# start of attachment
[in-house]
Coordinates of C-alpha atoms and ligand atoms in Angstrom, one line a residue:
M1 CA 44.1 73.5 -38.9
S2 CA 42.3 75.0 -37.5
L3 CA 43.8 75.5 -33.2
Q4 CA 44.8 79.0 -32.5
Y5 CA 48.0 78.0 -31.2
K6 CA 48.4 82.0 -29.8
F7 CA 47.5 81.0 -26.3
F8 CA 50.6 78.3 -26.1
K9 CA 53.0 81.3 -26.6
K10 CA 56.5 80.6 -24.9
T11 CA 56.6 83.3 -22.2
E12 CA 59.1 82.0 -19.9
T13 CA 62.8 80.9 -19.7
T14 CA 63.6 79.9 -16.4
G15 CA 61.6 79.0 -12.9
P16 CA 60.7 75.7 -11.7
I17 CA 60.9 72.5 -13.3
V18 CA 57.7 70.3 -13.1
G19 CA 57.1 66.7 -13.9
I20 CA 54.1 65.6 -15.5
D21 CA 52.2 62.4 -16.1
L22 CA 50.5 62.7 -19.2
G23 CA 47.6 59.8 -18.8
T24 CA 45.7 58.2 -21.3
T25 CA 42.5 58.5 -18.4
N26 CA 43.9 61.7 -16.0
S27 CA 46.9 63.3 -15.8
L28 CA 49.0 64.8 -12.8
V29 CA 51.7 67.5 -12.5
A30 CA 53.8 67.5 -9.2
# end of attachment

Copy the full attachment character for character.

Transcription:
[in-house]
Coordinates of C-alpha atoms and ligand atoms in Angstrom, one line a residue:
M1 CA 44.1 73.5 -38.9
S2 CA 42.3 75.0 -37.5
L3 CA 43.8 75.5 -33.2
Q4 CA 44.8 79.0 -32.5
Y5 CA 48.0 78.0 -31.2
K6 CA 48.4 82.0 -29.8
F7 CA 47.5 81.0 -26.3
F8 CA 50.6 78.3 -26.1
K9 CA 53.0 81.3 -26.6
K10 CA 56.5 80.6 -24.9
T11 CA 56.6 83.3 -22.2
E12 CA 59.1 82.0 -19.9
T13 CA 62.8 80.9 -19.7
T14 CA 63.6 79.9 -16.4
G15 CA 61.6 79.0 -12.9
P16 CA 60.7 75.7 -11.7
I17 CA 60.9 72.5 -13.3
V18 CA 57.7 70.3 -13.1
G19 CA 57.1 66.7 -13.9
I20 CA 54.1 65.6 -15.5
D21 CA 52.2 62.4 -16.1
L22 CA 50.5 62.7 -19.2
G23 CA 47.6 59.8 -18.8
T24 CA 45.7 58.2 -21.3
T25 CA 42.5 58.5 -18.4
N26 CA 43.9 61.7 -16.0
S27 CA 46.9 63.3 -15.8
L28 CA 49.0 64.8 -12.8
V29 CA 51.7 67.5 -12.5
A30 CA 53.8 67.5 -9.2